On December 25, Mark Zuckerberg posted a message to Facebook in which he wished his followers a merry Christmas and happy Hanukkah — a bit surprising since Zuckerberg had previously described himself as a non-believer.
When one commenter asked the Facebook CEO if he was still an atheist, Zuckerberg said no. “I was raised Jewish and then I went through a very important period where I questioned things, but now I believe religion is very important,” he wrote.
Although scholars have studied the effects of converting from one religion to another, almost no comparable research has been done on what makes atheists return to religion.
“It’s sort of an emerging field,” said Alexander Angelov, an assistant professor of religious studies at the College of William and Mary. According to him, atheists returning to religion “is a relatively wide phenomenon, but scholars haven’t caught up to it.”
The rarity of atheists picking up religion may be why it’s so understudied. It’s far more common for religious people to become atheists than it is for non-believers to find God, according to a Pew analysis: Four religious people reject religion for every non-religious person who converts to it.
One of the best looks at this phenomenon is an analysis of a 1978 Gallup poll of “unchurched Americans.” This study found that 46 percent of Americans drop out of active religious participation at some point in their lives, with the number of dropouts from organized religion peaking in the 1960s. The study also found that 80 percent of those who drop out of organized religion end up returning to their religious institution at some point in their lives, although the religious re-entry rate was highest among 25- to 34-year-olds.
It’s far more common for religious people to become atheists than it is for non-believers to find God.
The Gallup study doesn’t explain what drives people to return to their religion after a period of disengagement, however. It would be another 30 years before this question was partly answered in a 2010 study by Duke psychology and neuroscience professor Aaron Kay, who found that government instability results in an increase in religious belief in individuals.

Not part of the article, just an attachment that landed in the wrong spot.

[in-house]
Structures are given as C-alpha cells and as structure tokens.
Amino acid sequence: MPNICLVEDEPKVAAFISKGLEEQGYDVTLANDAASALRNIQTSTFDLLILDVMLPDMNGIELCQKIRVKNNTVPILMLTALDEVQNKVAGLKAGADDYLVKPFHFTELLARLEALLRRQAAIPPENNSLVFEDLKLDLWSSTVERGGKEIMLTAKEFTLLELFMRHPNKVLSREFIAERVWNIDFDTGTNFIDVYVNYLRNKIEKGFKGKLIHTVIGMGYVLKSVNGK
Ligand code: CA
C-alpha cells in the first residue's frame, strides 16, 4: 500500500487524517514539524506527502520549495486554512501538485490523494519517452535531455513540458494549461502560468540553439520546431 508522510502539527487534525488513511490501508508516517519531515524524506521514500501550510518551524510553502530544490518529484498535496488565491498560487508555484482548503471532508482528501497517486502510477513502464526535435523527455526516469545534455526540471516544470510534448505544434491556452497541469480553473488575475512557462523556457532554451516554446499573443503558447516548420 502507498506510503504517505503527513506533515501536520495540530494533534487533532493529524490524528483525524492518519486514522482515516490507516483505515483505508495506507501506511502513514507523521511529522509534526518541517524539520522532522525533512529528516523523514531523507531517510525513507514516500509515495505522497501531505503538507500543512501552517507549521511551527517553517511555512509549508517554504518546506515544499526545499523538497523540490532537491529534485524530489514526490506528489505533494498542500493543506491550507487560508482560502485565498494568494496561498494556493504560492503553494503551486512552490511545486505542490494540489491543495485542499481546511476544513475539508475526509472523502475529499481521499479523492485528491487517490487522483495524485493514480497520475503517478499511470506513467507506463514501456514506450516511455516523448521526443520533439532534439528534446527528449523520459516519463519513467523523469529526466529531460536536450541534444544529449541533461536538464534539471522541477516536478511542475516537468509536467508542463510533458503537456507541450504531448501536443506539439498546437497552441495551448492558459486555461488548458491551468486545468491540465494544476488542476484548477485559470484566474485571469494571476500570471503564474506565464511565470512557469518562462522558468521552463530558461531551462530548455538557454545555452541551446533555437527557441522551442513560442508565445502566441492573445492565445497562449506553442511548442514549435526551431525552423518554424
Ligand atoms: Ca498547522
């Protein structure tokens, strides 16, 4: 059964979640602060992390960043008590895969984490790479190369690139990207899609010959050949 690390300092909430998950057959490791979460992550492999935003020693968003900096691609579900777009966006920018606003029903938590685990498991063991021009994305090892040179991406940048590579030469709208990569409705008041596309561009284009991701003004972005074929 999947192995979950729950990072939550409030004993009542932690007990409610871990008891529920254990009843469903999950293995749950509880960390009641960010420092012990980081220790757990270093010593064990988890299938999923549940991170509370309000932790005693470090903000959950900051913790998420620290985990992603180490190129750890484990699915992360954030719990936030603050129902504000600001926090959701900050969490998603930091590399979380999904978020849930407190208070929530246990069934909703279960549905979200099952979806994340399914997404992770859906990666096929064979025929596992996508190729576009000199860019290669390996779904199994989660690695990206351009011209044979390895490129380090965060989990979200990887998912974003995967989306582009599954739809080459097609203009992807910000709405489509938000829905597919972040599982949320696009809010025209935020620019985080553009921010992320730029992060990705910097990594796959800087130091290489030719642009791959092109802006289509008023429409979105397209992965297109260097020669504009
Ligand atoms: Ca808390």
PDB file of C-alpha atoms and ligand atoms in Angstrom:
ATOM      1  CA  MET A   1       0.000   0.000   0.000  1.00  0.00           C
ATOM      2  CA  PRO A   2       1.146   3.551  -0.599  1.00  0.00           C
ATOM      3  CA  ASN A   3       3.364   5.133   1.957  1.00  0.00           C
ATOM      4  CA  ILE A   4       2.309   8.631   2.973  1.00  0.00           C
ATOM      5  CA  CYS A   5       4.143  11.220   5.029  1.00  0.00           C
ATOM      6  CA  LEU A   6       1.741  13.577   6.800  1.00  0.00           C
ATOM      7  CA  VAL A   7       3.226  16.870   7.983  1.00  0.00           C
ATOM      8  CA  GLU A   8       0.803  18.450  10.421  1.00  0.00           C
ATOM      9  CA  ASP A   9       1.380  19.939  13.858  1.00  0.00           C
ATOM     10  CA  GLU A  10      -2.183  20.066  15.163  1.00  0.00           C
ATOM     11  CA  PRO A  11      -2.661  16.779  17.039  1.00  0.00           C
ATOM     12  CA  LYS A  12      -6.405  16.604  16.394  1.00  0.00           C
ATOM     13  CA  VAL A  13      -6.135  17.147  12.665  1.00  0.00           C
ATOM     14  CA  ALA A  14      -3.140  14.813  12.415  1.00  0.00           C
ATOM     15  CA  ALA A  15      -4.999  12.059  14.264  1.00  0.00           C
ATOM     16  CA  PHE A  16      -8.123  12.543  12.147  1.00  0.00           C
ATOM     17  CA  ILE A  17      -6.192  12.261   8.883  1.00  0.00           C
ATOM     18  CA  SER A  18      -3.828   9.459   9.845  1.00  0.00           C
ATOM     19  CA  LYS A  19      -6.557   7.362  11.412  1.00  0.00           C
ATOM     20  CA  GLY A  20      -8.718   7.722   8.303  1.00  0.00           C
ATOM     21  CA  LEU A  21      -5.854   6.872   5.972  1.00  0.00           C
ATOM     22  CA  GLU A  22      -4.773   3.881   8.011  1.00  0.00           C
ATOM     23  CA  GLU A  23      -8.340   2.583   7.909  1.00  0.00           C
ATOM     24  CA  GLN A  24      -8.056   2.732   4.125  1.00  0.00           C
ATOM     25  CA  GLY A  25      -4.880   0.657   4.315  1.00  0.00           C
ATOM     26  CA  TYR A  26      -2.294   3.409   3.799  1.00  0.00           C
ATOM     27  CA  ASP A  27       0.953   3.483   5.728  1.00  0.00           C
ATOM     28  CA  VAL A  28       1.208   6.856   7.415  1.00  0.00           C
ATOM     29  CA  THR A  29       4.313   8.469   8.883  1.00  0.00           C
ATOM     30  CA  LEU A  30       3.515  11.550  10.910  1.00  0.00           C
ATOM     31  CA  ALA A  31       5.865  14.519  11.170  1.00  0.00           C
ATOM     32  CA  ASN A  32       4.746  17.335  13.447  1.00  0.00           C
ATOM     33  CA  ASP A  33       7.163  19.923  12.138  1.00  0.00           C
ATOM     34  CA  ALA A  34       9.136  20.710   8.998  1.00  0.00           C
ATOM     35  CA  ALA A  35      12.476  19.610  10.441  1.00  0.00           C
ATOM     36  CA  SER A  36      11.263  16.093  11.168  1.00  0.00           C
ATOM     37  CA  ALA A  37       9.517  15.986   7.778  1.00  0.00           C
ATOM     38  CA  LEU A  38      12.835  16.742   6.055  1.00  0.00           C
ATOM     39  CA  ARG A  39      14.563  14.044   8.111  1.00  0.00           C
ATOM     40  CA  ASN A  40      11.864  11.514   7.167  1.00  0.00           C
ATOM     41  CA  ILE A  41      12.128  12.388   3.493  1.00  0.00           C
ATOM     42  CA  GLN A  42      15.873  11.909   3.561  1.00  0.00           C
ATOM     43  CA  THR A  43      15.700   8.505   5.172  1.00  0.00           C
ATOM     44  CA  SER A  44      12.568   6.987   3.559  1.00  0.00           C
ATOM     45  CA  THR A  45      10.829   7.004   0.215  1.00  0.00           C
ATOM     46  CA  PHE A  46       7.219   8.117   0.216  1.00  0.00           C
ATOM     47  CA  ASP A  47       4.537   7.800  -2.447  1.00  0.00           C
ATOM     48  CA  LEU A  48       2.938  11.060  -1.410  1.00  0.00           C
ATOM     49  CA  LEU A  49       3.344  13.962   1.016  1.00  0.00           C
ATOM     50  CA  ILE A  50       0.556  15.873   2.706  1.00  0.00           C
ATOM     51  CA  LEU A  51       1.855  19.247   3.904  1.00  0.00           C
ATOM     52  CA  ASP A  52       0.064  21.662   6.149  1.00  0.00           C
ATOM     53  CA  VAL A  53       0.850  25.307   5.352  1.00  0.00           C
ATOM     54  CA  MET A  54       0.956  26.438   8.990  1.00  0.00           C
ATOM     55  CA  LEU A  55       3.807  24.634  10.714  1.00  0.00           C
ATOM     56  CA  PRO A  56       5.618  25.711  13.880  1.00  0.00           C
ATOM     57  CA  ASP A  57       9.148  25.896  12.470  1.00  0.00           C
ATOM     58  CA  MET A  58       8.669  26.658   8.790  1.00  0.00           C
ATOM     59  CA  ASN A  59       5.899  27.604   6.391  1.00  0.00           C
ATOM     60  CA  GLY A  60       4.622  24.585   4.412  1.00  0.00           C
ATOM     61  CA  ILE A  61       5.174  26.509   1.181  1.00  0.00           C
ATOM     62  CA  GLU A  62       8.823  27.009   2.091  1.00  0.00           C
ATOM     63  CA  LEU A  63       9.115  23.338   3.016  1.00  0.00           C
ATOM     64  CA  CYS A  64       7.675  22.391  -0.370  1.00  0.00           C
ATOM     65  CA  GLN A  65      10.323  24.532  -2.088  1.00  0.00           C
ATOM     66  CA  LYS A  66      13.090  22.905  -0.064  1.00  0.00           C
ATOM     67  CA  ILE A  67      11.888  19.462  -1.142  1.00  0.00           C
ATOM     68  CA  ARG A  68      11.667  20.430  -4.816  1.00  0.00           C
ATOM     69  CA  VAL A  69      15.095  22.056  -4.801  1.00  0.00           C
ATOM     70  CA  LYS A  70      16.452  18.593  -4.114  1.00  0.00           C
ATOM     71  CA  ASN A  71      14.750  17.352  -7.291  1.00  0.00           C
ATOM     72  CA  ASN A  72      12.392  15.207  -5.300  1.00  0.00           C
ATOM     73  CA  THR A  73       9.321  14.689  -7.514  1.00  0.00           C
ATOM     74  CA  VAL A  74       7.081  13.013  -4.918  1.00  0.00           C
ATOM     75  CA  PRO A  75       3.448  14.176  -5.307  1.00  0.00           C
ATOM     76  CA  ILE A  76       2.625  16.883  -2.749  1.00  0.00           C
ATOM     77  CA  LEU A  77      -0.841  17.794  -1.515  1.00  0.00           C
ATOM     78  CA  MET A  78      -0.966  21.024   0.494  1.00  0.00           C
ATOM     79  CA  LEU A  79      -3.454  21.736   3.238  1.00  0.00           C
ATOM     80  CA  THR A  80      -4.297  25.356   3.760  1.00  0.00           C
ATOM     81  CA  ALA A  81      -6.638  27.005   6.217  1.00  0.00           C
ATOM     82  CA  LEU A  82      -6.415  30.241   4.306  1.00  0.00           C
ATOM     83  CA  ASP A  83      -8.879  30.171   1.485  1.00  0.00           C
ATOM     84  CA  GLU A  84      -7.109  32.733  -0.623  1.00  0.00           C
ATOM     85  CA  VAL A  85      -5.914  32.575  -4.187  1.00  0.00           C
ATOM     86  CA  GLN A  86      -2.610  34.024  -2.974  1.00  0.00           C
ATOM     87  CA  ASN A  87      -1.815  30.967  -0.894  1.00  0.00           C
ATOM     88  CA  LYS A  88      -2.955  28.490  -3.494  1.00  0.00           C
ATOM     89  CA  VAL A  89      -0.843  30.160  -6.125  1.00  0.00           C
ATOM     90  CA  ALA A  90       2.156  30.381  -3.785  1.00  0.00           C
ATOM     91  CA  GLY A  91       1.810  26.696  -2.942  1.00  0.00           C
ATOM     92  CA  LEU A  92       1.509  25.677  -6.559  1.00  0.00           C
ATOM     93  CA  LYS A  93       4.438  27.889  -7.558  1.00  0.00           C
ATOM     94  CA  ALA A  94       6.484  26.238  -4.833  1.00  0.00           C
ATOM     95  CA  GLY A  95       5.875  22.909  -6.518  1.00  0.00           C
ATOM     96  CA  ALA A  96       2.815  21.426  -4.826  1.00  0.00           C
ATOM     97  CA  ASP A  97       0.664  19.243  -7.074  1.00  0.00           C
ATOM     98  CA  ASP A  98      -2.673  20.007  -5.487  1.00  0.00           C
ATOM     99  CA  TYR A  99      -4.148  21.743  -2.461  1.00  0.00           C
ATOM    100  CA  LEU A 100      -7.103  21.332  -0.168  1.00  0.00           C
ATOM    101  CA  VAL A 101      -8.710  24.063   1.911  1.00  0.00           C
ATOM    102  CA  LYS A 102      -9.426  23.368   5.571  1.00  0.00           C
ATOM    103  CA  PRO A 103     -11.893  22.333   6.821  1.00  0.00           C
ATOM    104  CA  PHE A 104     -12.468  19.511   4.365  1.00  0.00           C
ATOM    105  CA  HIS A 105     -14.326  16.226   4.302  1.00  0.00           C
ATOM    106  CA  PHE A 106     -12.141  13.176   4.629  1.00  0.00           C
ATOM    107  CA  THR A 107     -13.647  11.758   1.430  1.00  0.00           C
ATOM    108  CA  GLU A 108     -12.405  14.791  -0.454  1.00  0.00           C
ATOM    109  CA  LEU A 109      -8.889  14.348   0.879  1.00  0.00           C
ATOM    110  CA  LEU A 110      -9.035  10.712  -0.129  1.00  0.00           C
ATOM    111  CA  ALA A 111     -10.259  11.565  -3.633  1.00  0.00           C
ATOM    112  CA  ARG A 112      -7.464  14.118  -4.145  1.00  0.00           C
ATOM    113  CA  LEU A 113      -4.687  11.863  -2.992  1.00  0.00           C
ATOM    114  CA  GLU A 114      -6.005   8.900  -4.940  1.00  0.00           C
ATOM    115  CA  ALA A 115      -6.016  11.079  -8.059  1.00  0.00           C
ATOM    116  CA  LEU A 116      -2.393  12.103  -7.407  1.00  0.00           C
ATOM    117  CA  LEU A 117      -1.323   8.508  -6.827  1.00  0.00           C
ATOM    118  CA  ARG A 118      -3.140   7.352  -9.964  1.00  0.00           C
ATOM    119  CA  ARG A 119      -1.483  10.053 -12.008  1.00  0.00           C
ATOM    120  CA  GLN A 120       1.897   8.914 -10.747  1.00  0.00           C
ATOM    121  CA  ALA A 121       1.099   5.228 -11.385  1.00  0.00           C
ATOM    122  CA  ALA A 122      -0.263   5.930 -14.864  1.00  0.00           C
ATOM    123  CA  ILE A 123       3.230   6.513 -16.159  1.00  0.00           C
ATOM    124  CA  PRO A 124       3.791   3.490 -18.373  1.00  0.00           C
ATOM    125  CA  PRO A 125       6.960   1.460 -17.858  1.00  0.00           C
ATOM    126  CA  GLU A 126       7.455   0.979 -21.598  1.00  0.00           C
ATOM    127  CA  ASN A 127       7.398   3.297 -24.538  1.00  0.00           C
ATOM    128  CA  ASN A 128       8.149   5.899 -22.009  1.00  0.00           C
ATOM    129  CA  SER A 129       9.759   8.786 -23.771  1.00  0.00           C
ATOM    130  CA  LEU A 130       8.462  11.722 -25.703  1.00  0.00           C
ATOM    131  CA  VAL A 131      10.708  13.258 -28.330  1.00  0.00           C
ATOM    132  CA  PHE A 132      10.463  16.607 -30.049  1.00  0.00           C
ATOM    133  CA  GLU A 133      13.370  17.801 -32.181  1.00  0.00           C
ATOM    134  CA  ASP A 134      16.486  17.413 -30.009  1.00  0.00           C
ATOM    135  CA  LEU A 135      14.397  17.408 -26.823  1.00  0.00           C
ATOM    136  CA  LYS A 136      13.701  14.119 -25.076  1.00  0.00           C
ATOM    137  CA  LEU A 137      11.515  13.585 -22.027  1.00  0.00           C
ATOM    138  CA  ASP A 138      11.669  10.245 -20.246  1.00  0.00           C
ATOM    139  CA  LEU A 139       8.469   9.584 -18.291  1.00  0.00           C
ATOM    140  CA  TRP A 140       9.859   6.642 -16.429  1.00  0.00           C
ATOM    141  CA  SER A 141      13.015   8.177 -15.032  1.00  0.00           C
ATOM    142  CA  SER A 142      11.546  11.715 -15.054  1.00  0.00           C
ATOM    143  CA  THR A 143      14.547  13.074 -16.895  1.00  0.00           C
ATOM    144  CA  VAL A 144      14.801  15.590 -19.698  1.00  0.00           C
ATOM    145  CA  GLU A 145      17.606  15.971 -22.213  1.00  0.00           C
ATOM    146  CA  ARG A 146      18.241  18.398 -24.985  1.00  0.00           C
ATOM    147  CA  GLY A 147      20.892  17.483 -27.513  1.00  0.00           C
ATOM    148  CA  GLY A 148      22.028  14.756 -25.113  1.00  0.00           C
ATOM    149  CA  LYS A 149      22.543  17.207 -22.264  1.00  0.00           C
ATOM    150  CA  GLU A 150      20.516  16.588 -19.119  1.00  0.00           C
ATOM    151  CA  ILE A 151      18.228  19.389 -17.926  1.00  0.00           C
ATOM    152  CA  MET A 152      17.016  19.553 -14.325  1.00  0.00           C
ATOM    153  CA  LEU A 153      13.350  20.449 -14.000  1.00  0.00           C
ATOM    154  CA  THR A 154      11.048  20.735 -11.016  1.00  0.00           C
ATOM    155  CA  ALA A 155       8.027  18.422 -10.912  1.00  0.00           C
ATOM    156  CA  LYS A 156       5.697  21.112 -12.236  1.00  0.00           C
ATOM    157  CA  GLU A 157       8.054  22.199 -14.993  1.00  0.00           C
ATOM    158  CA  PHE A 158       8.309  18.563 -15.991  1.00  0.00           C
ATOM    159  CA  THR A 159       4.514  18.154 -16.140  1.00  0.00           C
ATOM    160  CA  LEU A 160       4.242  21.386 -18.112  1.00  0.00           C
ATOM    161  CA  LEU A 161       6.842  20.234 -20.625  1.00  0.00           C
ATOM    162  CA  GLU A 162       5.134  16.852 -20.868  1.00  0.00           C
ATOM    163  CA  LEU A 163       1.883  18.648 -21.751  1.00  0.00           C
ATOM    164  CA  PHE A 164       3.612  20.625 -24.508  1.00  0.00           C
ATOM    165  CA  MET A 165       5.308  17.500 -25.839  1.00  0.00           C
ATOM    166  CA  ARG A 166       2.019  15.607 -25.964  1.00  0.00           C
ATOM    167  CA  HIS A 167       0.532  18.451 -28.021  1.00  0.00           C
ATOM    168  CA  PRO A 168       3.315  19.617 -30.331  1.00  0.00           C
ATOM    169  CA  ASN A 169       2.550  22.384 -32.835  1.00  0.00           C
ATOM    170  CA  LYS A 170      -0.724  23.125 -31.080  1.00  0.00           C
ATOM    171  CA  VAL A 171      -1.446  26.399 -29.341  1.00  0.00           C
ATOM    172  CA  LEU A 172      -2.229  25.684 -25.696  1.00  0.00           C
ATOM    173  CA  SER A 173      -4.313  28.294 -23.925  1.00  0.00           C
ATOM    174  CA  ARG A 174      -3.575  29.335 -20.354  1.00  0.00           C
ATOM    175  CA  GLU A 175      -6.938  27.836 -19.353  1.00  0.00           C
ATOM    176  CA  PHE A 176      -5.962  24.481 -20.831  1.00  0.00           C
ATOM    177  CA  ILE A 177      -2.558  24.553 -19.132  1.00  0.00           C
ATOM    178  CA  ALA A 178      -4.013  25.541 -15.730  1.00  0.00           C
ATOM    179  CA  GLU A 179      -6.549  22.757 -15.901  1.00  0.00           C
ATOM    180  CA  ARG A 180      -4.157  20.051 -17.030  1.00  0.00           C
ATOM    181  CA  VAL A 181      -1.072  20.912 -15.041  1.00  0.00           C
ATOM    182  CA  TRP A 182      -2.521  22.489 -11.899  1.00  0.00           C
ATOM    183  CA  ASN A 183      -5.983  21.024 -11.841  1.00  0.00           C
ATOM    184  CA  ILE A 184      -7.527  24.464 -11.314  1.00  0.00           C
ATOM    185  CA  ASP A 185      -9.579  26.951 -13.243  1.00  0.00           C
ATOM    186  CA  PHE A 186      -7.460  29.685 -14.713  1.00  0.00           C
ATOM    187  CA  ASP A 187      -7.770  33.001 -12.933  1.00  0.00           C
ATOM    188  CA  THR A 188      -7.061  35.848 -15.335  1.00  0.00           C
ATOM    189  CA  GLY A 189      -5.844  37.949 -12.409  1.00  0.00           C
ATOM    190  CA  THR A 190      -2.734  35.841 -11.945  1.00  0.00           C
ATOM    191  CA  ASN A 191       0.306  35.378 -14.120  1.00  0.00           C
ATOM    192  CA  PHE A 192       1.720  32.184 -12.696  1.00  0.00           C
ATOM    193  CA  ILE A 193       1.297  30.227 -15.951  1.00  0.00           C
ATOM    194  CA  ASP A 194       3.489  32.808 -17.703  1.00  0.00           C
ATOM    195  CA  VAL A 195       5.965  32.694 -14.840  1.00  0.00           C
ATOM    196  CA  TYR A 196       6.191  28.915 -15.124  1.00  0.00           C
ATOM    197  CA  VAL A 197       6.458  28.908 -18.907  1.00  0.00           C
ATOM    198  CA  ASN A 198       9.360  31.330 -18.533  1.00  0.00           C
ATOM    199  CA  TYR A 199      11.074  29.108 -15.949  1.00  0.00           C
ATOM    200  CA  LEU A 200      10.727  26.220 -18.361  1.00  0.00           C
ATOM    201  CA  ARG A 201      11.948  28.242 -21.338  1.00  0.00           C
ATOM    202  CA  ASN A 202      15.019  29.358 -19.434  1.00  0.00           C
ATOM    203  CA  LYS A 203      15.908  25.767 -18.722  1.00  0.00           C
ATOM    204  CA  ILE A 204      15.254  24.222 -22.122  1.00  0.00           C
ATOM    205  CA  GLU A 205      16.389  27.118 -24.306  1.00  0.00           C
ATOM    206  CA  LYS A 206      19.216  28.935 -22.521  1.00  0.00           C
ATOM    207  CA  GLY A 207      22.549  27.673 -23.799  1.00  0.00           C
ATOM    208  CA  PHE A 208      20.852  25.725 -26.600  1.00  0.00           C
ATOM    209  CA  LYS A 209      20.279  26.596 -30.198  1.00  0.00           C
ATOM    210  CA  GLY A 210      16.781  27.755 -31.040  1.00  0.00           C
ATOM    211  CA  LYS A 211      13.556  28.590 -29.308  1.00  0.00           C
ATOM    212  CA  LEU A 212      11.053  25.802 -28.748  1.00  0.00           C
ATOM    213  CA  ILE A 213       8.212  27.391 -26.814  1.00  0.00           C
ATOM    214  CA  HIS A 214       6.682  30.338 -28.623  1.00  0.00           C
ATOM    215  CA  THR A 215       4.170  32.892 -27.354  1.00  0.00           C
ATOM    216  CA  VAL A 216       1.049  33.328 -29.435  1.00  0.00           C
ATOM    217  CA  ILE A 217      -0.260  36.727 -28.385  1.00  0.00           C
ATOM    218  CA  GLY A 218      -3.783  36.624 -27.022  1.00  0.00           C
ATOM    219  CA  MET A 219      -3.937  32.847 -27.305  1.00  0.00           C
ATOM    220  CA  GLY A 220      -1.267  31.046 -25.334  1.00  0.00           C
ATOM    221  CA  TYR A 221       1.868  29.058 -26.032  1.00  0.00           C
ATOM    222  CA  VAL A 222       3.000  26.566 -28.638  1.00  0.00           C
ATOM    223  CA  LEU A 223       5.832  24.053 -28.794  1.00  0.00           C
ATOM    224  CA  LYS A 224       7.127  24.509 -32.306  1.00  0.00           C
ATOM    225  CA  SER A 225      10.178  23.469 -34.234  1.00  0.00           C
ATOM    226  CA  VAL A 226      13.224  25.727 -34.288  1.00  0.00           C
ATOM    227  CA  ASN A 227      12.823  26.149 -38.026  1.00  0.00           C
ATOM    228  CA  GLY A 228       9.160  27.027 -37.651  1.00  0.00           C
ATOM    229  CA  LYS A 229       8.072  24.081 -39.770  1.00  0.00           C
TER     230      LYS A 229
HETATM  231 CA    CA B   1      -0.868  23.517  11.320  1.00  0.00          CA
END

In the former Soviet Union, all forms of religion (but especially Christianity) were persecuted. When the Soviet Union collapsed in the early ’90s, there was a resurgence of religious belief. Since 1991, the number of Russian adults who identify with Orthodox Christianity rose from 31 percent to 72 percent of the population.
“When you have a crisis of institutions, people seek security and alleviation of their fears elsewhere,” said Angelov, who grew up in the former Soviet Union and witnessed this firsthand. “You see people who had never thought about religion before all of a sudden putting their trust into all kinds of religion because presumably the church is not governed by people — it’s governed by God.”
Age is another factor that correlates with increased religious observance. A 2012 study from the University of Chicago’s National Opinion Research Center, which followed a group of people from over 30 countries for nearly three decades, found that 43 percent of people over age 68 said they were certain that God exists, compared to only 23 percent of people under 27. According to the study, most of this increasing belief in God occurs between the ages of 58 to 67.
At the same time, there is a broader trend in the U.S. toward an ambiguous “spirituality” among 18- to 34-year-olds. In practice, this means an increasing number of millennials are unaffiliated with any particular organized religion but still have a belief in some sort of a higher power.
This likely has to do with the “perceived political entanglement of religion, especially Christianity,” said University of Virginia religious studies professor Matthew Hedstrom, referring to institutional crises like the Catholic sex scandal and the debate about gay marriage.
The spirituality craze may be picking up a few atheists as well, as young people in the U.S. are keeping God but throwing out the church. Hedstrom described the millennial move toward spirituality as “what consumer capitalism does to religion.” According to Hedstrom, an individual’s identity under consumer capitalism is based on consumption patterns. Ultimately this results in an individual picking and choosing which “religious products” (meditation, prayer, yoga, and so on) they want to consume, rather than belonging to an organized religion. Atheists may not be ready to accept a religious text about God and an organized religion, but they may be amenable to this sort of fun, social, more amorphous godliness — especially if it’s trendy.
This also seems to be in line with the general philosophy of Silicon Valley, the front line of technological advancement. Here, the positive benefits of religious practices are increasingly applied in an otherwise secular environment to create a sort of Burning Man-inspired techno-paganism. In the valley, it is not uncommon for tech companies to integrate spiritual practices into their workplaces — Google has embraced meditation, the smart drugs R&D company Nootrobox encourages days of fasting, and Facebook has set up Buddhist-inspired “compassion research days.”
Even with increasing rates of atheism — the percentage of Americans who identified as atheists nearly doubled between 2007 and 2014 from 1.3 percent to 3.1 percent — the U.S. is still heavily religious. Zuckerberg is now in the majority.